Free speech: why we still have reason to be hopeful

We must now help to build momentum for the changes that will ensure everybody has a safe space to share their ideas

The incidents of the past two weeks – the Charlie Hebdo attack and the flogging of the Saudi blogger Raif Badawi for expressing his liberal views on Islam – have disgusted me.

It was not just the incidents themselves that were outrageous; so was the response of apologetic liberals and the censored media. The backlash which followed including increasing attacks against Muslims, Jews and others in France and elsewhere, has been quite depressing.

Distinguishing between free speech and hate against people should not be that difficult. Mocking and criticising any ideology, including Islam, is a right, while spreading anti-Muslim hate – or hate against any particular group – is a crime.

The concept is very simple: inclusion and respect are for people not beliefs.

Nevertheless, thinking about the struggle for freedom of speech over the past few days, I have tried to look on the bright side.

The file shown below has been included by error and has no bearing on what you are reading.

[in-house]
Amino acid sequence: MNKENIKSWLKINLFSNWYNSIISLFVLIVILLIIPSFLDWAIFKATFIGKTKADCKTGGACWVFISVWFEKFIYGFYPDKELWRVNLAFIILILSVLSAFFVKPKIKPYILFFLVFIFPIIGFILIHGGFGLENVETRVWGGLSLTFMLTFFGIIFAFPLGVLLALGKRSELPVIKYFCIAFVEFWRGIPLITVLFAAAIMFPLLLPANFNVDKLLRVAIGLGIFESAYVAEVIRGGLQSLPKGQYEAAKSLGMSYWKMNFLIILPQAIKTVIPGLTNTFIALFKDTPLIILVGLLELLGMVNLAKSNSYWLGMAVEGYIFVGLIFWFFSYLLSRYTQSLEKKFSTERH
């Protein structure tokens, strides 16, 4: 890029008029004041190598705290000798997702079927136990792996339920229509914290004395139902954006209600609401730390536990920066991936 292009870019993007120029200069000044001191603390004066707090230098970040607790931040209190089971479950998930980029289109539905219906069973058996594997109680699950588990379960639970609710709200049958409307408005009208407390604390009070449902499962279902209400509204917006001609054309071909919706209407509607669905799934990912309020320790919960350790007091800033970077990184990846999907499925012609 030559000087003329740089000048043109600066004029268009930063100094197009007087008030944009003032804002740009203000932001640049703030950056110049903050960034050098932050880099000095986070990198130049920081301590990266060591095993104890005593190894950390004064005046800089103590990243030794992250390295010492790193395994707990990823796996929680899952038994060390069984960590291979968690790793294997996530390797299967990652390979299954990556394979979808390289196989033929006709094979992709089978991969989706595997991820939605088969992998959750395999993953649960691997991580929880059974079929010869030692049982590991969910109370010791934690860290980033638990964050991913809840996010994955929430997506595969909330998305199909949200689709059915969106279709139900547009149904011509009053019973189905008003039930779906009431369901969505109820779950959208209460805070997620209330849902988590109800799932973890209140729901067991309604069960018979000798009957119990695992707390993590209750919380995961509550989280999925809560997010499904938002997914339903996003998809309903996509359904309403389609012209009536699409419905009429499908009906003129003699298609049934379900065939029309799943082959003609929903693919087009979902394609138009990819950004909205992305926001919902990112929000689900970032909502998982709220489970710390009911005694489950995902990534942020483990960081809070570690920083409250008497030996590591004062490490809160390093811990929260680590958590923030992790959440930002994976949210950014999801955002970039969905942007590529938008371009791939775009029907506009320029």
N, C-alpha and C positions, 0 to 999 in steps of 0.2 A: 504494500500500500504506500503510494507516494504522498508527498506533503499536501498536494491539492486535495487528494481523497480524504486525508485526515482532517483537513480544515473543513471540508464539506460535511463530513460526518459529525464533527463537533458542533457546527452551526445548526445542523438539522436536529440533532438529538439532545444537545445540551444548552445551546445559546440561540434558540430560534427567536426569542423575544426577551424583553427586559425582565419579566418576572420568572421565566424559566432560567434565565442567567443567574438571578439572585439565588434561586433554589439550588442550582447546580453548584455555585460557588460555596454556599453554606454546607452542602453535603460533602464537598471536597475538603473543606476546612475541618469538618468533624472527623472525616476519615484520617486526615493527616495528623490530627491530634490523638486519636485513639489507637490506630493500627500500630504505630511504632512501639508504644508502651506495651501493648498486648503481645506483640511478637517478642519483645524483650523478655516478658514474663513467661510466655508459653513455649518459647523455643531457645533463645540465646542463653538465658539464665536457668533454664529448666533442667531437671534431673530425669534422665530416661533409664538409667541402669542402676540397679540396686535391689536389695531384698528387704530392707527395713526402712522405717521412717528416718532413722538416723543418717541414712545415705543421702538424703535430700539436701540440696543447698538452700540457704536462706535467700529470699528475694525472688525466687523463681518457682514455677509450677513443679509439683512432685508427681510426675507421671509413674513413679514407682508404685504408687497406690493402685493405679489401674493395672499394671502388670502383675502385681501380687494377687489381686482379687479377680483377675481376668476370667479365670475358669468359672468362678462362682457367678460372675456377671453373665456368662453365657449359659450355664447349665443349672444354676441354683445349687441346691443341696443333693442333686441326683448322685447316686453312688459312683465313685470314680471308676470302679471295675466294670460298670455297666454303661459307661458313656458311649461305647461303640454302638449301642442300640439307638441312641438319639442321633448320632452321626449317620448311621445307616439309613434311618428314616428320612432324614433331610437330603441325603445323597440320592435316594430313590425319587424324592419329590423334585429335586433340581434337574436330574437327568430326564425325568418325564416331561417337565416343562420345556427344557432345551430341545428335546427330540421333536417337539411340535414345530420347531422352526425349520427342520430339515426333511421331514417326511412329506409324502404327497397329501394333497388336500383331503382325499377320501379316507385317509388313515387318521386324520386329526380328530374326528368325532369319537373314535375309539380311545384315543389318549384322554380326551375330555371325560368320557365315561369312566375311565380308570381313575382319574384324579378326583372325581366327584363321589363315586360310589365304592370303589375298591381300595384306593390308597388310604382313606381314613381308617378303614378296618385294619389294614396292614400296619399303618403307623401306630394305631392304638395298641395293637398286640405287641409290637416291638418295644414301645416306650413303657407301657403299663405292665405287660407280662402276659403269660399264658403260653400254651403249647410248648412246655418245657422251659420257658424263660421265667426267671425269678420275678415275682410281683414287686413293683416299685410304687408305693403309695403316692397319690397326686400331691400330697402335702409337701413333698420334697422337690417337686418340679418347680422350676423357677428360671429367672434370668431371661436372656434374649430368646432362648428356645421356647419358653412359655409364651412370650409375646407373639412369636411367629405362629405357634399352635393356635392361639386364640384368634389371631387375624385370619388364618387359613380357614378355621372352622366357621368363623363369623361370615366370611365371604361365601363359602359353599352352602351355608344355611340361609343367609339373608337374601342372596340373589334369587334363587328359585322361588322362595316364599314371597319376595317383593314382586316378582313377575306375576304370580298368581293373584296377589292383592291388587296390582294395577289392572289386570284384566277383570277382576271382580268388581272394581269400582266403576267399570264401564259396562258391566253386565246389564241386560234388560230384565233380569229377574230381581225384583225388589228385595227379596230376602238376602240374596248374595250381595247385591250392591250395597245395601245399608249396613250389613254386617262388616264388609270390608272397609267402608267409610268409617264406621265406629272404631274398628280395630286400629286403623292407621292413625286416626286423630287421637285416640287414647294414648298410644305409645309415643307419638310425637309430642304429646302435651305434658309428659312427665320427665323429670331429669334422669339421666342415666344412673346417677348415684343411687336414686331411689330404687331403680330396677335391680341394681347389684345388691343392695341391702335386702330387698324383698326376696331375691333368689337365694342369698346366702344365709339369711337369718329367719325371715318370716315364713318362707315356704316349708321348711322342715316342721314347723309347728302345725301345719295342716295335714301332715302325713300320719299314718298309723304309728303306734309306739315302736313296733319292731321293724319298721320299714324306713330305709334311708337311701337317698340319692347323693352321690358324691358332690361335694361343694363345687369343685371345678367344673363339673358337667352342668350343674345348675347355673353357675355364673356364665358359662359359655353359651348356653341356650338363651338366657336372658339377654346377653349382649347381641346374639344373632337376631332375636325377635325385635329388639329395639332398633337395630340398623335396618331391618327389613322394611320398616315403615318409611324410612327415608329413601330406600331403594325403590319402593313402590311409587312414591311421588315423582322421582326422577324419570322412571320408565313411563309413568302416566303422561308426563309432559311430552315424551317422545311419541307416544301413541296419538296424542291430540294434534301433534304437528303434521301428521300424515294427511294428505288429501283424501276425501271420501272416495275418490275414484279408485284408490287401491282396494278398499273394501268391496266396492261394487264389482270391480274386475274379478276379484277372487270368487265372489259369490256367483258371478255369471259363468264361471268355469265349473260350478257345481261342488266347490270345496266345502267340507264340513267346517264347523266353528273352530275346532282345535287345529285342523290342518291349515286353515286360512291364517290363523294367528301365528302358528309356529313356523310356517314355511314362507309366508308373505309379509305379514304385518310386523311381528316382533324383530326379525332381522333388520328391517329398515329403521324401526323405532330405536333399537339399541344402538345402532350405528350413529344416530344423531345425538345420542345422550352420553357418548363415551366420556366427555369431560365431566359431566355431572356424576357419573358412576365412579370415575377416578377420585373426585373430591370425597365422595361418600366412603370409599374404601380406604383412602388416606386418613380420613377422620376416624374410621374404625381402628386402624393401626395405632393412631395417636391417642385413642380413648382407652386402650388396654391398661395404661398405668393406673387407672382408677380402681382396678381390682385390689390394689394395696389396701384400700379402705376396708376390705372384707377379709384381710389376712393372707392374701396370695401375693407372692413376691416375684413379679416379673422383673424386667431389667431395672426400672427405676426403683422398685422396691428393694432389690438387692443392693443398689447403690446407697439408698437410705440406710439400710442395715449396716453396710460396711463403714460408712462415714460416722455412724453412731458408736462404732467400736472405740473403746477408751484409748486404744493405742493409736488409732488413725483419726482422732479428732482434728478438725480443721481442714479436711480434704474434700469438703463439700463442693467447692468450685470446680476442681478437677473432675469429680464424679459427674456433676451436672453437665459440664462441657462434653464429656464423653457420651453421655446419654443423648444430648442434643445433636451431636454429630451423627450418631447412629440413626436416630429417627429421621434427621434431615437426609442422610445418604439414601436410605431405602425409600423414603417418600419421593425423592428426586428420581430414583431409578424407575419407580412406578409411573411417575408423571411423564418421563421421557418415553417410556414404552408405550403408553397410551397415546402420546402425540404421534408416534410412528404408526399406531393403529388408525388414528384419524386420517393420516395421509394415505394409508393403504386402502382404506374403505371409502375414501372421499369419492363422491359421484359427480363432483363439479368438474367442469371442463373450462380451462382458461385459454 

This is a moment to remember and celebrate our victories over the last decade as a secular movement pushing for freedom of expression. It is also a time to embrace the opportunities we still have to push the battle further.

Through long bloody battles against abusive forums of powers, the right to criticise, mock and offend has been fought for, not given. It is not enough merely to protect these rights, they need to be exercised. In the name of these freedoms various art forms have flourished, science has evolved and societies have been reformed.